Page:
The quintessential moral act is worship. "Bless the Lord, sun and moon, sing praise to him and highly exalt him for ever" does not refer to some vague 'religious significance' to the sun and the moon, but to their intrinsic capacity to be moral -- to worship.

We have noted that at least since the fourteenth century, it had become intellectually impossible to take this prayer seriously, even for Catholics. The intellectual and theological categories available to Catholics made the idea that the sun and the moon have an intrinsic moral capacity, an intrinsic capacity for worship, purely 'poetic' (nominal), not real.

We have also noted that covenantal moral theologies need not confine themselves to the same intellectual and philosophical assumptions that made it impossible for us to take the prayer seriously; to the contrary, Covenantal Theology proves that the root assumption, of a "natural" analogy of being, self-generates paradoxes, and thus that the assumption itself cannot be taken seriously.

But the intellectual collapse of any possible "natural" analogy of being neither proves nor disproves that the sun and the moon have intrinsic moral capability -- that they are able to bless the Lord, to worship, as a matter of their intrinsic being.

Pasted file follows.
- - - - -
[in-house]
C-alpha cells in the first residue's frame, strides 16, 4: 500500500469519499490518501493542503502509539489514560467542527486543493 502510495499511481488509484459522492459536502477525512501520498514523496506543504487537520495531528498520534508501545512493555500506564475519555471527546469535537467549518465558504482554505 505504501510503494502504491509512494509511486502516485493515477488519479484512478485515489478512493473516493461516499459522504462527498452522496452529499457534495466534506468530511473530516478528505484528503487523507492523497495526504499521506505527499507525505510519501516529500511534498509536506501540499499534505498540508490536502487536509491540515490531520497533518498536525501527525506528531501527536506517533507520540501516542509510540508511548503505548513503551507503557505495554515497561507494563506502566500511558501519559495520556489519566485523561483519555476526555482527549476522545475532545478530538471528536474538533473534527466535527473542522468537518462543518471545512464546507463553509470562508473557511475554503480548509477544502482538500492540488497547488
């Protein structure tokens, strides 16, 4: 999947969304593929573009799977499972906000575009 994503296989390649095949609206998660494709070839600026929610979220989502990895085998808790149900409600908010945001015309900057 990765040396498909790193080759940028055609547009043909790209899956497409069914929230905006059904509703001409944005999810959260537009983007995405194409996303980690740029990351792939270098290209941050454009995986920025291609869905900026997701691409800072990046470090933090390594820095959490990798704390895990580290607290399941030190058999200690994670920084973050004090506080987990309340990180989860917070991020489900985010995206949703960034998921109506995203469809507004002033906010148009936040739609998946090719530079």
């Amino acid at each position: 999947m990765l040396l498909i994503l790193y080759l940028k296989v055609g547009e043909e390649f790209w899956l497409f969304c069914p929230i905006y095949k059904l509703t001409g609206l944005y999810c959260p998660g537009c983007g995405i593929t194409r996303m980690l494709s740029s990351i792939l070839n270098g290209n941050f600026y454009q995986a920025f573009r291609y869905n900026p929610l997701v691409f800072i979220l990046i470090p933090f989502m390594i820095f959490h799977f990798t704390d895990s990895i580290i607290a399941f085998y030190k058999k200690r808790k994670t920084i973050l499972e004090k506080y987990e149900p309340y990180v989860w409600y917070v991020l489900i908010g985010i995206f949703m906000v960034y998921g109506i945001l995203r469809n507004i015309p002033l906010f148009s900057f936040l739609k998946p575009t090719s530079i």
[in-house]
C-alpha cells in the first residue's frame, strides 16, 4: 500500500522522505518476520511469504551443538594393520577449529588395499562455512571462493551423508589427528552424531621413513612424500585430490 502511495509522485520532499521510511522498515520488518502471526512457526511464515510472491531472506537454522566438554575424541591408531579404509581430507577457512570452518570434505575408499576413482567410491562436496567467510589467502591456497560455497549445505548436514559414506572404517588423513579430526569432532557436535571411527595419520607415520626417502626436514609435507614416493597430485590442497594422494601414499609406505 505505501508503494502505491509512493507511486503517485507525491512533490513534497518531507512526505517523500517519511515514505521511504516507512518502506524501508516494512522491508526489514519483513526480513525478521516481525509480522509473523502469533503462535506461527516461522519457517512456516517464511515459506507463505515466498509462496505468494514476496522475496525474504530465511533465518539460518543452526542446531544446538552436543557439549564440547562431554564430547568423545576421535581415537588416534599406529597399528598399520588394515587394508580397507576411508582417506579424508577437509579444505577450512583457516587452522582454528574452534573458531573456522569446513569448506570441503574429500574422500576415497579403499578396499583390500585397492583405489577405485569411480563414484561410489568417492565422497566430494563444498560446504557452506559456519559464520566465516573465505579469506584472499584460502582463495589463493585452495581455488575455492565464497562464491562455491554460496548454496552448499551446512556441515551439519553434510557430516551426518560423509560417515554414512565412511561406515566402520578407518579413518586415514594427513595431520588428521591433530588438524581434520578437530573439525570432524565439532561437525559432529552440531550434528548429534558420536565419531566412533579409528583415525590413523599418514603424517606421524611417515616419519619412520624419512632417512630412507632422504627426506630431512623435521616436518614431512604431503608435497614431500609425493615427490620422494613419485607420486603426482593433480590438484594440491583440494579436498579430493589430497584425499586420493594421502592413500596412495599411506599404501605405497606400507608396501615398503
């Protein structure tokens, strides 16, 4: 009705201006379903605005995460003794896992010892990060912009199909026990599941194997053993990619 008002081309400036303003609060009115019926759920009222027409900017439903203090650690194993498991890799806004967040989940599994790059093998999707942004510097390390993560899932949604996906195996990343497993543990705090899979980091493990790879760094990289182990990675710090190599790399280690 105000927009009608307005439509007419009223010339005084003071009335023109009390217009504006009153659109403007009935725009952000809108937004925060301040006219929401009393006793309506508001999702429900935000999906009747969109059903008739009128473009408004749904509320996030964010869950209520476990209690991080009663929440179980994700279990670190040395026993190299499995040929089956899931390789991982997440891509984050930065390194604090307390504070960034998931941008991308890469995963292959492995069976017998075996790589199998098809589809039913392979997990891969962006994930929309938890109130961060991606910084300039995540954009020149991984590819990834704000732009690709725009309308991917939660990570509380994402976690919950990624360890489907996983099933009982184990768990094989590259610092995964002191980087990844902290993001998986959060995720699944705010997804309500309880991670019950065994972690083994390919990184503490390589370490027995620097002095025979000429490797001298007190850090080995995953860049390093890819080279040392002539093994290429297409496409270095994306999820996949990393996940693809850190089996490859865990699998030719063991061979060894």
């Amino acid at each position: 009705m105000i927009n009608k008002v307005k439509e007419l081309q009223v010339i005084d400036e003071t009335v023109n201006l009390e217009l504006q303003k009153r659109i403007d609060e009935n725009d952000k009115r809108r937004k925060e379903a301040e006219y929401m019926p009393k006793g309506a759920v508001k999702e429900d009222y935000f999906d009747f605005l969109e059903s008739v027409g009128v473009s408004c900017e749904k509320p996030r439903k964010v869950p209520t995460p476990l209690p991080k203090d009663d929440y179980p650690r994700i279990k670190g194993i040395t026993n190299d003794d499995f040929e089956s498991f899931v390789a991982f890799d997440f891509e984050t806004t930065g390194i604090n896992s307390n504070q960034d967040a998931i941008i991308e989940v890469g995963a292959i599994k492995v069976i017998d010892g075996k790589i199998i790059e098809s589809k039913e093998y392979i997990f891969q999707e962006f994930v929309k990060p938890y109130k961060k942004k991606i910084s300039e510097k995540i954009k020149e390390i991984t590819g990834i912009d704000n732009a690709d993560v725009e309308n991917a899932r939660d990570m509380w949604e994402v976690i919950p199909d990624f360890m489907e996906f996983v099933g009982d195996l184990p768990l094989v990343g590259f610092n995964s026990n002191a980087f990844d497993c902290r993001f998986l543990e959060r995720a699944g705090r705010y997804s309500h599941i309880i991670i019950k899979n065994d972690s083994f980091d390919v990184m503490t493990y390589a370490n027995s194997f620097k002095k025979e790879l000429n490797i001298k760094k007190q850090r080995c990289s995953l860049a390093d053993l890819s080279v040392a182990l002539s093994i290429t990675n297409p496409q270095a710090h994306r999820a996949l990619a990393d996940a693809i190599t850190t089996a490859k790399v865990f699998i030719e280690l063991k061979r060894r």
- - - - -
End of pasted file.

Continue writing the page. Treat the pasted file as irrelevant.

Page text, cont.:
However, the bright side is that covenantal moral theologies are not confined within an intellectual universe in which there are only two possibilities, both repugnant: (a) the "natural" analogy of being having failed, the Good Creation is intrinsically devoid of moral significance, but possesses a 'religious significance' extrinsically, either as a meaning assigned extrinsically, whether by God or by man, or by 'having' a moral significance by proxy, in its moral use; or (b) creation is devoid of moral capability, period.

In either case, at best. we are able to say that the sun and moon bless the Lord only 'poetically'; that is, nominally. And the same goes for the sexual intercourse even of a sacramentally-married couple:

Against this stands the persuasion, constant from Augustine to St. Thomas, that the sexual intercourse between man and woman, between husband and wife, is without religious significance. Only as in some manner "spiritualized" does it have the value assigned it in the first three chapters of Genesis and by Paul in Eph. 5:23ff.. Short of that "spiritualization," understood in Platonic terms as its ideal separation from carnality, i.e., its dehistoricization, it is considered to be merely natural, the physical commixtio or conjunctio of male and female.

[ CT III n. 285 ]

Here we can notice that in the constant theological tradition from (at least) Augustine to Aquinas, the "natural" analogy of being had already become so rarefied, so thinly related to 'nature', that the concept was at best even then hanging by a thread. So far along had the 'spiritualization' of marital intercourse gone that the actual poetry of the Song of Songs was deemed to require further poeticizing, because whatever the context, sexual intercourse was summarily part of 'nature', and thus intrinsically could have nothing to do with worship.